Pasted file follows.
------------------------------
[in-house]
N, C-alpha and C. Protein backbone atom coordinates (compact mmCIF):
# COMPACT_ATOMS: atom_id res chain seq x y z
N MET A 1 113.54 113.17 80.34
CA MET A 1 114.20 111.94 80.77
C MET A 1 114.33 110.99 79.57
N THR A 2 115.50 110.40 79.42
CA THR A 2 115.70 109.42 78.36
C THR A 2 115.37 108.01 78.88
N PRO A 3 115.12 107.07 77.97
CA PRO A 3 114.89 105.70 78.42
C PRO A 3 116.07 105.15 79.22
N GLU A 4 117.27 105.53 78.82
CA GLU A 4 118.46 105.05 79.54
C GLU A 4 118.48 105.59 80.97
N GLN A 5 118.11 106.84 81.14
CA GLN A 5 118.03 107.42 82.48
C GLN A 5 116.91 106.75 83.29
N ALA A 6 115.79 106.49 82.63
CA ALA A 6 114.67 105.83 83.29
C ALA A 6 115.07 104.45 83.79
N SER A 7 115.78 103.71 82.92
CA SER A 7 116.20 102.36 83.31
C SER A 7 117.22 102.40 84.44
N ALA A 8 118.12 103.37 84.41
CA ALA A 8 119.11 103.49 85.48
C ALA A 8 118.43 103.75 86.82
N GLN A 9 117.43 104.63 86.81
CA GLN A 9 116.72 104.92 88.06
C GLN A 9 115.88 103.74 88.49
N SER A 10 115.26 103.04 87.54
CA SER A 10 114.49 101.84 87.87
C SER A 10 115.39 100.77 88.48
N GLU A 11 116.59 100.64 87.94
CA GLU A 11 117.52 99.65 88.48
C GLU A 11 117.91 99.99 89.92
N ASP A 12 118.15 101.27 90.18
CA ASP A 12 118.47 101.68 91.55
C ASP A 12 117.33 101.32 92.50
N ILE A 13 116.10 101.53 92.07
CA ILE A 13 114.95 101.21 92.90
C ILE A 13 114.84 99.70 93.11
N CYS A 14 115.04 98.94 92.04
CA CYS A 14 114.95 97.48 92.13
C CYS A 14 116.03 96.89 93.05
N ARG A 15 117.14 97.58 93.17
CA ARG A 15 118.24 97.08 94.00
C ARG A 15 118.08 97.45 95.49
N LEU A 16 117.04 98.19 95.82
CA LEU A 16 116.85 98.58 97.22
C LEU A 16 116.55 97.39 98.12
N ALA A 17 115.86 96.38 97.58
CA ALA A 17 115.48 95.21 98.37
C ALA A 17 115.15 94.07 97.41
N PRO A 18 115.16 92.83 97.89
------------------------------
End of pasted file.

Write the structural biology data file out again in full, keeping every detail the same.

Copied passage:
[in-house]
N, C-alpha and C. Protein backbone atom coordinates (compact mmCIF):
# COMPACT_ATOMS: atom_id res chain seq x y z
N MET A 1 113.54 113.17 80.34
CA MET A 1 114.20 111.94 80.77
C MET A 1 114.33 110.99 79.57
N THR A 2 115.50 110.40 79.42
CA THR A 2 115.70 109.42 78.36
C THR A 2 115.37 108.01 78.88
N PRO A 3 115.12 107.07 77.97
CA PRO A 3 114.89 105.70 78.42
C PRO A 3 116.07 105.15 79.22
N GLU A 4 117.27 105.53 78.82
CA GLU A 4 118.46 105.05 79.54
C GLU A 4 118.48 105.59 80.97
N GLN A 5 118.11 106.84 81.14
CA GLN A 5 118.03 107.42 82.48
C GLN A 5 116.91 106.75 83.29
N ALA A 6 115.79 106.49 82.63
CA ALA A 6 114.67 105.83 83.29
C ALA A 6 115.07 104.45 83.79
N SER A 7 115.78 103.71 82.92
CA SER A 7 116.20 102.36 83.31
C SER A 7 117.22 102.40 84.44
N ALA A 8 118.12 103.37 84.41
CA ALA A 8 119.11 103.49 85.48
C ALA A 8 118.43 103.75 86.82
N GLN A 9 117.43 104.63 86.81
CA GLN A 9 116.72 104.92 88.06
C GLN A 9 115.88 103.74 88.49
N SER A 10 115.26 103.04 87.54
CA SER A 10 114.49 101.84 87.87
C SER A 10 115.39 100.77 88.48
N GLU A 11 116.59 100.64 87.94
CA GLU A 11 117.52 99.65 88.48
C GLU A 11 117.91 99.99 89.92
N ASP A 12 118.15 101.27 90.18
CA ASP A 12 118.47 101.68 91.55
C ASP A 12 117.33 101.32 92.50
N ILE A 13 116.10 101.53 92.07
CA ILE A 13 114.95 101.21 92.90
C ILE A 13 114.84 99.70 93.11
N CYS A 14 115.04 98.94 92.04
CA CYS A 14 114.95 97.48 92.13
C CYS A 14 116.03 96.89 93.05
N ARG A 15 117.14 97.58 93.17
CA ARG A 15 118.24 97.08 94.00
C ARG A 15 118.08 97.45 95.49
N LEU A 16 117.04 98.19 95.82
CA LEU A 16 116.85 98.58 97.22
C LEU A 16 116.55 97.39 98.12
N ALA A 17 115.86 96.38 97.58
CA ALA A 17 115.48 95.21 98.37
C ALA A 17 115.15 94.07 97.41
N PRO A 18 115.16 92.83 97.89